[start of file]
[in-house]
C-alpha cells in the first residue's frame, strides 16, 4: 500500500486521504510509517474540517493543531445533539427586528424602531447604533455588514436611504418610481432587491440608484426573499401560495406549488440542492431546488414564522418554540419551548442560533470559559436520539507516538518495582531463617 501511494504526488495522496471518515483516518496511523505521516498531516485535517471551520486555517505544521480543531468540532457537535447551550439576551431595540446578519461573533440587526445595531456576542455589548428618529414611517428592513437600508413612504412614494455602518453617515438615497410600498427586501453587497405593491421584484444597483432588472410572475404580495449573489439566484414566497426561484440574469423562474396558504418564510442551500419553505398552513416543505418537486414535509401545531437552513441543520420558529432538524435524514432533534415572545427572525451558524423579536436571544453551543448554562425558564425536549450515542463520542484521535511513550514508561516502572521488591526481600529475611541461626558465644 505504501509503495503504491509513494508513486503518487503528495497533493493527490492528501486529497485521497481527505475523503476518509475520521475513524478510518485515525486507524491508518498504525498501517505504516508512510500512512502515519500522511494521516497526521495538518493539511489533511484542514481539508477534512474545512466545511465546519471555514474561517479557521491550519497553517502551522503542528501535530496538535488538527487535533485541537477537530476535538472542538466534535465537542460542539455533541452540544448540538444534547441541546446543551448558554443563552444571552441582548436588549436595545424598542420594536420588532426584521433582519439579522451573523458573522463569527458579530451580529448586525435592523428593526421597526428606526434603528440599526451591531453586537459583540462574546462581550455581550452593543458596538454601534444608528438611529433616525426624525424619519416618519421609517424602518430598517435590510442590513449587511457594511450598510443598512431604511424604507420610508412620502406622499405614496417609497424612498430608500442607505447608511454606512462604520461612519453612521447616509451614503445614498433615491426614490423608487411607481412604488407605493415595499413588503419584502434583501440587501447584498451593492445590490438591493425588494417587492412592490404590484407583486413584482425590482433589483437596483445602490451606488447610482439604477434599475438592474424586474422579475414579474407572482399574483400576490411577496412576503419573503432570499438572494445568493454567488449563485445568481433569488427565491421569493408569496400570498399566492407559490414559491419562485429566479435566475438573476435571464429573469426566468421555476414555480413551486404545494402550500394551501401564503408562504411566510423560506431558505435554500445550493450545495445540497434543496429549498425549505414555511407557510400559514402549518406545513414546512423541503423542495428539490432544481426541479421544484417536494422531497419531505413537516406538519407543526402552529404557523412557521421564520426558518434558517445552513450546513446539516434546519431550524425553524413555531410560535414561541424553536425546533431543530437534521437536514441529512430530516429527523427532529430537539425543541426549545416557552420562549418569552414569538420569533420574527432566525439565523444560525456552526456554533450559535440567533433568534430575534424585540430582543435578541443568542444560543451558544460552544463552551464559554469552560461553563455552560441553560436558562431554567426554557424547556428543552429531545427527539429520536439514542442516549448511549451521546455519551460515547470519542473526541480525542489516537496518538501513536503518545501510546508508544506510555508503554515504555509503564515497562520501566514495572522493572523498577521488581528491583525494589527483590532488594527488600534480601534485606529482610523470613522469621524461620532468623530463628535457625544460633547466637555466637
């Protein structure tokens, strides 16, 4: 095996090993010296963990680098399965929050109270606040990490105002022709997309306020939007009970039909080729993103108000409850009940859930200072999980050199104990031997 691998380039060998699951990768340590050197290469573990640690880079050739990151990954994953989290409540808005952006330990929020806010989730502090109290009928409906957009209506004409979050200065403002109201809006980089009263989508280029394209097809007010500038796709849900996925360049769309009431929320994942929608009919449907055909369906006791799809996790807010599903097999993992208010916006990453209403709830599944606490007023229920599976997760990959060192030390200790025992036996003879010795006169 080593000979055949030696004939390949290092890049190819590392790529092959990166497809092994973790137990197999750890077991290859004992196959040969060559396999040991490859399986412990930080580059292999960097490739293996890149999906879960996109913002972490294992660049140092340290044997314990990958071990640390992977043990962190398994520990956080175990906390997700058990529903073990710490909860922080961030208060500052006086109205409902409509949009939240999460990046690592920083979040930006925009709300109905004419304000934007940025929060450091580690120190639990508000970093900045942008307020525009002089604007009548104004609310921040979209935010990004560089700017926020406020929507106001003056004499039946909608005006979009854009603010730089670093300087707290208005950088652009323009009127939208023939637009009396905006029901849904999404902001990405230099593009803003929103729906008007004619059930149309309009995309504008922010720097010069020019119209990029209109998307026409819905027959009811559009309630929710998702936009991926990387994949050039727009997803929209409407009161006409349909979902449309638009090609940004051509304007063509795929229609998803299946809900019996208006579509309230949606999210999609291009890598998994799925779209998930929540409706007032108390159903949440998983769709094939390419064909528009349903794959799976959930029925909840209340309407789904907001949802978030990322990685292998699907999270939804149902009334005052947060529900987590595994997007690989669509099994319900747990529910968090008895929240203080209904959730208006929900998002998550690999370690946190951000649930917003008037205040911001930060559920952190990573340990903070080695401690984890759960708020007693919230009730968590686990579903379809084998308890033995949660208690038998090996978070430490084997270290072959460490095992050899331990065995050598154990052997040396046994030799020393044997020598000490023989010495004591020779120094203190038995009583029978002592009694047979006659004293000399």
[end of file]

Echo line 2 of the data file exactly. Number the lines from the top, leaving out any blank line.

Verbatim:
C-alpha cells in the first residue's frame, strides 16, 4: 500500500486521504510509517474540517493543531445533539427586528424602531447604533455588514436611504418610481432587491440608484426573499401560495406549488440542492431546488414564522418554540419551548442560533470559559436520539507516538518495582531463617 501511494504526488495522496471518515483516518496511523505521516498531516485535517471551520486555517505544521480543531468540532457537535447551550439576551431595540446578519461573533440587526445595531456576542455589548428618529414611517428592513437600508413612504412614494455602518453617515438615497410600498427586501453587497405593491421584484444597483432588472410572475404580495449573489439566484414566497426561484440574469423562474396558504418564510442551500419553505398552513416543505418537486414535509401545531437552513441543520420558529432538524435524514432533534415572545427572525451558524423579536436571544453551543448554562425558564425536549450515542463520542484521535511513550514508561516502572521488591526481600529475611541461626558465644 505504501509503495503504491509513494508513486503518487503528495497533493493527490492528501486529497485521497481527505475523503476518509475520521475513524478510518485515525486507524491508518498504525498501517505504516508512510500512512502515519500522511494521516497526521495538518493539511489533511484542514481539508477534512474545512466545511465546519471555514474561517479557521491550519497553517502551522503542528501535530496538535488538527487535533485541537477537530476535538472542538466534535465537542460542539455533541452540544448540538444534547441541546446543551448558554443563552444571552441582548436588549436595545424598542420594536420588532426584521433582519439579522451573523458573522463569527458579530451580529448586525435592523428593526421597526428606526434603528440599526451591531453586537459583540462574546462581550455581550452593543458596538454601534444608528438611529433616525426624525424619519416618519421609517424602518430598517435590510442590513449587511457594511450598510443598512431604511424604507420610508412620502406622499405614496417609497424612498430608500442607505447608511454606512462604520461612519453612521447616509451614503445614498433615491426614490423608487411607481412604488407605493415595499413588503419584502434583501440587501447584498451593492445590490438591493425588494417587492412592490404590484407583486413584482425590482433589483437596483445602490451606488447610482439604477434599475438592474424586474422579475414579474407572482399574483400576490411577496412576503419573503432570499438572494445568493454567488449563485445568481433569488427565491421569493408569496400570498399566492407559490414559491419562485429566479435566475438573476435571464429573469426566468421555476414555480413551486404545494402550500394551501401564503408562504411566510423560506431558505435554500445550493450545495445540497434543496429549498425549505414555511407557510400559514402549518406545513414546512423541503423542495428539490432544481426541479421544484417536494422531497419531505413537516406538519407543526402552529404557523412557521421564520426558518434558517445552513450546513446539516434546519431550524425553524413555531410560535414561541424553536425546533431543530437534521437536514441529512430530516429527523427532529430537539425543541426549545416557552420562549418569552414569538420569533420574527432566525439565523444560525456552526456554533450559535440567533433568534430575534424585540430582543435578541443568542444560543451558544460552544463552551464559554469552560461553563455552560441553560436558562431554567426554557424547556428543552429531545427527539429520536439514542442516549448511549451521546455519551460515547470519542473526541480525542489516537496518538501513536503518545501510546508508544506510555508503554515504555509503564515497562520501566514495572522493572523498577521488581528491583525494589527483590532488594527488600534480601534485606529482610523470613522469621524461620532468623530463628535457625544460633547466637555466637